Today's kids get plenty of instructional time in language skills.  They have "balanced literacy" (something I'm actually on board with and I think is great, but too much time is focused on it).  They have guided reading, shared reading, independent reading, and writing and word study (spelling).  Guided reading is when they divide into leveled reading groups and read.  Shared reading is when they read together as a class.  Independent reading is just that, reading independently.  They focus on phonics (now called something else but it slips my mind) and whole word studies.  They do spelling.  They touch on writing, but I feel they don't do enough with writing.  It's mostly reading.  This "balanced literacy" takes up much of the day, about three hours.  If they are in school for 6.5 hours (which mine are), they have 45 minutes for lunch, 15 minutes for a separate recess, that only leaves 2.5 hours for everything else.  Since math is also a priority, they usually spend 1-1.5 hours on math alone.  Our school has a time set aside for extra help, to help kids who have fallen behind or give enrichment to kids who are keeping up and need more stimulation.  I think that's great.  We are lucky to still have P.E., although it's only 30 minutes and is very different than what it was when I was growing up.  Library is 30 minutes, and they have computers too.  As far as music and art, that's not really required anymore so many schools skip them altogether.  Science and social studies are also often neglected, which is why 4th graders no longer know how to read maps (this should be taught in 1st and 2nd grade) and 5th graders no longer know much about history.

Education is always a big issue in elections.  Everybody realizes that our system isn't working very well but nobody seems to know what to do about it.  I suggest bringing us back to a well-rounded education.  Bring back science, social studies, music and art.  Include dance and theatre arts in that as well.  When I was studying elementary education, I had to take classes in each subject area and learn the basics of that subject as well as how to teach it.  We also took classes on how to integrate subjects into one another because time in the classroom is limited so it works to teach more than one subject at a time (like writing a history report using proper grammar and mechanics).  I don't know if this is how teacher education still works, since it has been more than a decade since I went through my program, but if it is, it doesn't make sense that they aren't doing this enough in school.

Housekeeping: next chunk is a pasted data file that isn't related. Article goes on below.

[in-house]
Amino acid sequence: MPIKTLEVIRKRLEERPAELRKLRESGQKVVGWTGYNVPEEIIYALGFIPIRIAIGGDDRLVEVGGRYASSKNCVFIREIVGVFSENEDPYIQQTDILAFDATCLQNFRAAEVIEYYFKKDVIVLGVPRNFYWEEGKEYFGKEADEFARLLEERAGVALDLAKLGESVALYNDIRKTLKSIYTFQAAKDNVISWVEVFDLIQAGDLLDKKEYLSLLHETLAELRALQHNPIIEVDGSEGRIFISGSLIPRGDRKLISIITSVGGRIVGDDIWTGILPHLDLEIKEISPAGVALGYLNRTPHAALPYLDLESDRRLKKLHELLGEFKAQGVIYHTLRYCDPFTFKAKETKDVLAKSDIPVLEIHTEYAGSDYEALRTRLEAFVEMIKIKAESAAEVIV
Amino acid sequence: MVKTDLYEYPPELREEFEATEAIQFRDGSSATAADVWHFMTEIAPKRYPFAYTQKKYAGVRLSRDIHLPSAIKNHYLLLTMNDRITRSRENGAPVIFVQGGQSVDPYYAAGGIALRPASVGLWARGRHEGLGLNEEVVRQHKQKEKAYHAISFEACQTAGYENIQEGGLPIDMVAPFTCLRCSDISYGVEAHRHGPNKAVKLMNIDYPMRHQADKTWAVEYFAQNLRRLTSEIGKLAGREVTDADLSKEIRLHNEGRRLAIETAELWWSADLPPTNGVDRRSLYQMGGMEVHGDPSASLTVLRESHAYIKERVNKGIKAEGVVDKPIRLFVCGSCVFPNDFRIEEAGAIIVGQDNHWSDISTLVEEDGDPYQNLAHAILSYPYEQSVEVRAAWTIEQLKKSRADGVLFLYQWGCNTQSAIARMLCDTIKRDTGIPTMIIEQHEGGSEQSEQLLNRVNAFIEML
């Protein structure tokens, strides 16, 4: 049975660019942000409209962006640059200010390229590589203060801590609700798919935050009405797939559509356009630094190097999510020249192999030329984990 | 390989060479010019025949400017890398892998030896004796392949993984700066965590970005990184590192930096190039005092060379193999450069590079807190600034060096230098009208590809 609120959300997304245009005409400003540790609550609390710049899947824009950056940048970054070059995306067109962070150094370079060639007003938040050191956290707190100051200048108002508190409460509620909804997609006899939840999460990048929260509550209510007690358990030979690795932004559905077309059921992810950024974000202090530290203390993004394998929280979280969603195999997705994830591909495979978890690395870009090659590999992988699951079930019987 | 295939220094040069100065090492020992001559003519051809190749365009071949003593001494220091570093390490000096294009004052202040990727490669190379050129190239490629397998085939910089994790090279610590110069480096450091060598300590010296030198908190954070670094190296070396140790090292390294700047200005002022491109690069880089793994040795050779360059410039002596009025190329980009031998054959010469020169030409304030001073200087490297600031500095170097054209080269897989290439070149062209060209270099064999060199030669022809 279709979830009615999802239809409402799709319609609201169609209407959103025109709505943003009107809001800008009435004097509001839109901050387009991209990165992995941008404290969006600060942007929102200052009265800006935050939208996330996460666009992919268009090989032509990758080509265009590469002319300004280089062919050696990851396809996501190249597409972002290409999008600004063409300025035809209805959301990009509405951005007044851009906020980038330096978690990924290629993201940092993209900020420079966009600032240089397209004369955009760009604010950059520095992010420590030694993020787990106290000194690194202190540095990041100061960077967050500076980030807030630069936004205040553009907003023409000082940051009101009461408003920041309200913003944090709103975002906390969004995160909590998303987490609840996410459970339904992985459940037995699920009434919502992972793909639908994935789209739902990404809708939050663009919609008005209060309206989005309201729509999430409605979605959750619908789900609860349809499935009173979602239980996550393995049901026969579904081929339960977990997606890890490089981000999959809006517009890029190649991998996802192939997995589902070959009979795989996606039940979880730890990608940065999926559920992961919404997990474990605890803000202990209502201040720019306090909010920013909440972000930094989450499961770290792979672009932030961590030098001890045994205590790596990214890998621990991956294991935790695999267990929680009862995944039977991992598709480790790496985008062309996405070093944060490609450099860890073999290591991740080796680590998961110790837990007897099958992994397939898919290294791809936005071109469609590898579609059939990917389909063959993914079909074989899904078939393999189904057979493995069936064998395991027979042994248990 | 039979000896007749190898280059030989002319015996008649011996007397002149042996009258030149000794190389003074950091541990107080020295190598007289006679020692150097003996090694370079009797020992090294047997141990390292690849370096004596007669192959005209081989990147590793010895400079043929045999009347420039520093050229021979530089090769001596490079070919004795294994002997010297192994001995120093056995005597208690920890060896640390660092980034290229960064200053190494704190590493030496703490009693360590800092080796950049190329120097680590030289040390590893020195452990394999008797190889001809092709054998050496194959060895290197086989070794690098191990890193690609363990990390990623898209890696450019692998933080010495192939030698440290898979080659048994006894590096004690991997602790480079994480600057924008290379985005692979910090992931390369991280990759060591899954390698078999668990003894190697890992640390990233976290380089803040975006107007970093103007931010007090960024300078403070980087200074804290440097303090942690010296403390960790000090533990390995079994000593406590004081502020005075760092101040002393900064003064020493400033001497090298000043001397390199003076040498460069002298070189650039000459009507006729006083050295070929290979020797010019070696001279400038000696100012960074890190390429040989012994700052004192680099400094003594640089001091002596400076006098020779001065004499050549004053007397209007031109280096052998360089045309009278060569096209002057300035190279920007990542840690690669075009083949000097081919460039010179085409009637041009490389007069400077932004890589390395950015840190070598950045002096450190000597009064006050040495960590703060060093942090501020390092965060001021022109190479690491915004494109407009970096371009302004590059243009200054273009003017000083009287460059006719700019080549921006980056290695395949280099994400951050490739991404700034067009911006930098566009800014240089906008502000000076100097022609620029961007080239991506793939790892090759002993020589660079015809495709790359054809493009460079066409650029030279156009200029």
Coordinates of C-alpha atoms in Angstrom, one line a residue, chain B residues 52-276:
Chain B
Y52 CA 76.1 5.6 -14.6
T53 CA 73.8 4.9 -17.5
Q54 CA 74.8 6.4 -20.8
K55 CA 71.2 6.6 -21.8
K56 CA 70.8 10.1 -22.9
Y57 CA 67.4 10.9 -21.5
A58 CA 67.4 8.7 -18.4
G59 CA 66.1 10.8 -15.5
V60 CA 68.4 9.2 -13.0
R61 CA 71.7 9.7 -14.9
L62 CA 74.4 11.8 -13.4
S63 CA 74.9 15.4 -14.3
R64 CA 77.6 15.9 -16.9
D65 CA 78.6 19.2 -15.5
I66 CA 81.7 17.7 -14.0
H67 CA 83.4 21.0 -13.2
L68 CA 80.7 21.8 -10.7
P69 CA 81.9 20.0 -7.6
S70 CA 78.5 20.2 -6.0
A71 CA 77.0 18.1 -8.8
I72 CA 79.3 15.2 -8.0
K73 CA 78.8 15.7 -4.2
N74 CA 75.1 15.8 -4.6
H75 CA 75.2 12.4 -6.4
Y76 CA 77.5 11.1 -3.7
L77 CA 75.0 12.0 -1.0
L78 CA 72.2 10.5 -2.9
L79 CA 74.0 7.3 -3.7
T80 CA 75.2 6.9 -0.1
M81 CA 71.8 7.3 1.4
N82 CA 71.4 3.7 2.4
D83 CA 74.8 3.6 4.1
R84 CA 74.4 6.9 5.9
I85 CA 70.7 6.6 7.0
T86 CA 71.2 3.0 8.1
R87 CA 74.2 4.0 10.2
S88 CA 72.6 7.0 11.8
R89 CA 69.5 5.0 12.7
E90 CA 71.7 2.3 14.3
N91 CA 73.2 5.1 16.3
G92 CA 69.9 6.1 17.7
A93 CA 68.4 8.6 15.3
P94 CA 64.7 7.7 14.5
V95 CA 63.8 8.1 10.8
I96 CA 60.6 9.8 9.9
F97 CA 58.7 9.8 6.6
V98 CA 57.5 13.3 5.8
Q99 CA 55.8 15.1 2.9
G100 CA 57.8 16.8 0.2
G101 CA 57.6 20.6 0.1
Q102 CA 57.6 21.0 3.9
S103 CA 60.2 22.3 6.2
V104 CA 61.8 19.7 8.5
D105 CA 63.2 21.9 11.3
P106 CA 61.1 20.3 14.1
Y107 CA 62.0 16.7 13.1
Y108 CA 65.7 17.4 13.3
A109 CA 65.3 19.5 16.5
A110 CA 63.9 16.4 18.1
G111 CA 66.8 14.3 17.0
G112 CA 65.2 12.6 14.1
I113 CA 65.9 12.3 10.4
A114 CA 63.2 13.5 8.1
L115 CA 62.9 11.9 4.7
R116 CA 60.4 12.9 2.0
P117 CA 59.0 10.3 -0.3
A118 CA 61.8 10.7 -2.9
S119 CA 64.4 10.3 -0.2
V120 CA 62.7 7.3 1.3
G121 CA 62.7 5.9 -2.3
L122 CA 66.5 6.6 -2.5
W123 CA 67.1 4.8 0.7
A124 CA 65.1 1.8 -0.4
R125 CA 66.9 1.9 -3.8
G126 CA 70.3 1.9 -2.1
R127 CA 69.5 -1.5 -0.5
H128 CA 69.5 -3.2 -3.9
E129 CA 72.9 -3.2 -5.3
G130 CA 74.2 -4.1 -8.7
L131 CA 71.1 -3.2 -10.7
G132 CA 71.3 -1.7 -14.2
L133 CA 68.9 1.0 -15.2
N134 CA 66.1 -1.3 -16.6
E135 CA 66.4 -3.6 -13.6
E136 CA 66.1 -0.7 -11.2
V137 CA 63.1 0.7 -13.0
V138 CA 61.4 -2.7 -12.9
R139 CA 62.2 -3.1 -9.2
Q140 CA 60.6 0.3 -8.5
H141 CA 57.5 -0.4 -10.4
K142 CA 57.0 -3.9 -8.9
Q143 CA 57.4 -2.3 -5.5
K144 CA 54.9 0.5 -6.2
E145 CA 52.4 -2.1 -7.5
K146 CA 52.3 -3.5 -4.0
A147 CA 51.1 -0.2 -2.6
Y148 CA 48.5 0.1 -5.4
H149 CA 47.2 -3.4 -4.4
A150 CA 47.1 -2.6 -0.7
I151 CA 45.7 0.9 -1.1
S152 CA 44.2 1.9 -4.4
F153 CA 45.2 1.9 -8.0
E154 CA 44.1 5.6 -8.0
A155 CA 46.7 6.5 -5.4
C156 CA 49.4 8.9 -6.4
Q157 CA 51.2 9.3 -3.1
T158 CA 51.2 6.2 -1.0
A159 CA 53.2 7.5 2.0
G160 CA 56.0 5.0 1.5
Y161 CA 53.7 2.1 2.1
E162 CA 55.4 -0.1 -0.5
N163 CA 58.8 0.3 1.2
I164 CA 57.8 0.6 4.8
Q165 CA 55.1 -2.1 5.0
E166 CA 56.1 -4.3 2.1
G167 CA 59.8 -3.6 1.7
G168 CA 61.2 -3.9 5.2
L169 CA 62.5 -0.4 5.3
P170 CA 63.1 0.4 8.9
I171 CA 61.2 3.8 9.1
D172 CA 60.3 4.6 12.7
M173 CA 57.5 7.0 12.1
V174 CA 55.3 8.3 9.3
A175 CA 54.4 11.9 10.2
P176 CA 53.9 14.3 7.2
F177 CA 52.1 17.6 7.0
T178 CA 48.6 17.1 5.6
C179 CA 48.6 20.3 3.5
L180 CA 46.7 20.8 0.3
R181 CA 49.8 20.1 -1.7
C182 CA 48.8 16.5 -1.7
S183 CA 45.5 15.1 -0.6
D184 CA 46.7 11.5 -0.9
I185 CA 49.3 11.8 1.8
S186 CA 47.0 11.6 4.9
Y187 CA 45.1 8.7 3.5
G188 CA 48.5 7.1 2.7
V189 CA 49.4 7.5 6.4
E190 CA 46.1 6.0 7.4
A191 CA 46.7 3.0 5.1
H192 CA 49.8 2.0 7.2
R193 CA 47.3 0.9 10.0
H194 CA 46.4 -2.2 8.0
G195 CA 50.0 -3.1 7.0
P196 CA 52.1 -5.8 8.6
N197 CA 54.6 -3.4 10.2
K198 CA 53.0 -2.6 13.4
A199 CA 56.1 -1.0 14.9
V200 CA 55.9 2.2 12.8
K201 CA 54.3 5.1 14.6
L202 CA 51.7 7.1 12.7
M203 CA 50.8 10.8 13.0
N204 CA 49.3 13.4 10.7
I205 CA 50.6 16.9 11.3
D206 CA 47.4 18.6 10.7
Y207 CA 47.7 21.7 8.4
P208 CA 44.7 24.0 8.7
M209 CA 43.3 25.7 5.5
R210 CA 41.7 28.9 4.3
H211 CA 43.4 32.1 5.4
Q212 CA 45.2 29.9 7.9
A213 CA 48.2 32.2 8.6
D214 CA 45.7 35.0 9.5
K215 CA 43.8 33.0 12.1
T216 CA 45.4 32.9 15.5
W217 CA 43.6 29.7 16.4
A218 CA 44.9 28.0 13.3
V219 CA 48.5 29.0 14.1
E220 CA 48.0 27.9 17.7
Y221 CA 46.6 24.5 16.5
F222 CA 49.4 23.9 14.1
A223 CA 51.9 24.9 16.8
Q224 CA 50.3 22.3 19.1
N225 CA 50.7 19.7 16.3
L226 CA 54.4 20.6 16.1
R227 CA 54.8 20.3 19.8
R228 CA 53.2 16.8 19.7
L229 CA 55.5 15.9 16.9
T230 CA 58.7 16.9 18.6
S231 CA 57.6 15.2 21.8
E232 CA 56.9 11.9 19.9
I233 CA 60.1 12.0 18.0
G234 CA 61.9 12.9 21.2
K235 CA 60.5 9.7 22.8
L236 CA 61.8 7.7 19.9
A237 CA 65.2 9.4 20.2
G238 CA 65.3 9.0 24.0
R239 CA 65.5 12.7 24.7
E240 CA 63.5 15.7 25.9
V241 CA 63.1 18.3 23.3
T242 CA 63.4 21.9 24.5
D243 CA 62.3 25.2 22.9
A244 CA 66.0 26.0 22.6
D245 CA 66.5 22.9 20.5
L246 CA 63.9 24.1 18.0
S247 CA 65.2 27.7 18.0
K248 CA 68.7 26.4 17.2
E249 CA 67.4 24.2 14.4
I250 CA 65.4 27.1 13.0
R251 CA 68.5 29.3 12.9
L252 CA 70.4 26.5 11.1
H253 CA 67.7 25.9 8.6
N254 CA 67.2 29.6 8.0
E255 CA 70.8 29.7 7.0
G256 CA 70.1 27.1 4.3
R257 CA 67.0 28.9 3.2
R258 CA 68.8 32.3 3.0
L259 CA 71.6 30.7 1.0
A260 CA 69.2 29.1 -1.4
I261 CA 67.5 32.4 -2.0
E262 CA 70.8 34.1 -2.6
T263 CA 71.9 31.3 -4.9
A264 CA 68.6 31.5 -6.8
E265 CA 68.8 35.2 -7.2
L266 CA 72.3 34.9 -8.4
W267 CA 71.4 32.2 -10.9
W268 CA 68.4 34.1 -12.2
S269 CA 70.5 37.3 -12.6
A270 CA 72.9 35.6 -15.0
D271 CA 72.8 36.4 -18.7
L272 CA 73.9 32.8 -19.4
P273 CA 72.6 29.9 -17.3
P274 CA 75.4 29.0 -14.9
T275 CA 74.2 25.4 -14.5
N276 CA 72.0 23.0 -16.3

I think more testing should be done.  Not end-of-the-year type of standardized testing, but testing that finds the child's abilities and strengths and then places them according to that.  Teach all the subjects but utilize methods that work for that type of learner.  Allow children to use their strengths as a ladder and then help them with the areas which which they are weak.  Allow them to excel in the areas they are naturally good at and praise and reward them for it so they feel good about something they do.  With the curriculum so rigidly focused on reading and math, that leaves a lot of children in the dust who are intelligent, even brilliant, but just struggle in those subjects. 

I realize none of these things will probably happen in my lifetime, but it's nice to imagine.  I'm starting to understand why home schooling is such an attractive option for many people because if done properly, it allows you to do just this, focus on your child's strengths and help them overcome their weaknesses.  Focus on their learning style and adjust your teaching style to help them.  Perhaps, though, if all these home schooling advocates spoke up about what needs to change in the public schools and then initiated that change, we'd have better schools. 

Writing this has made me miss teaching in a lot of ways.  I did love teaching all the subjects, especially finding neat ways to incorporate one subject into another.  I think it's even gotten harder to do that with so much emphasis on reading and math.  Reading and math are important, true.  However, more can be done to make public education in America more well-rounded and inclusive.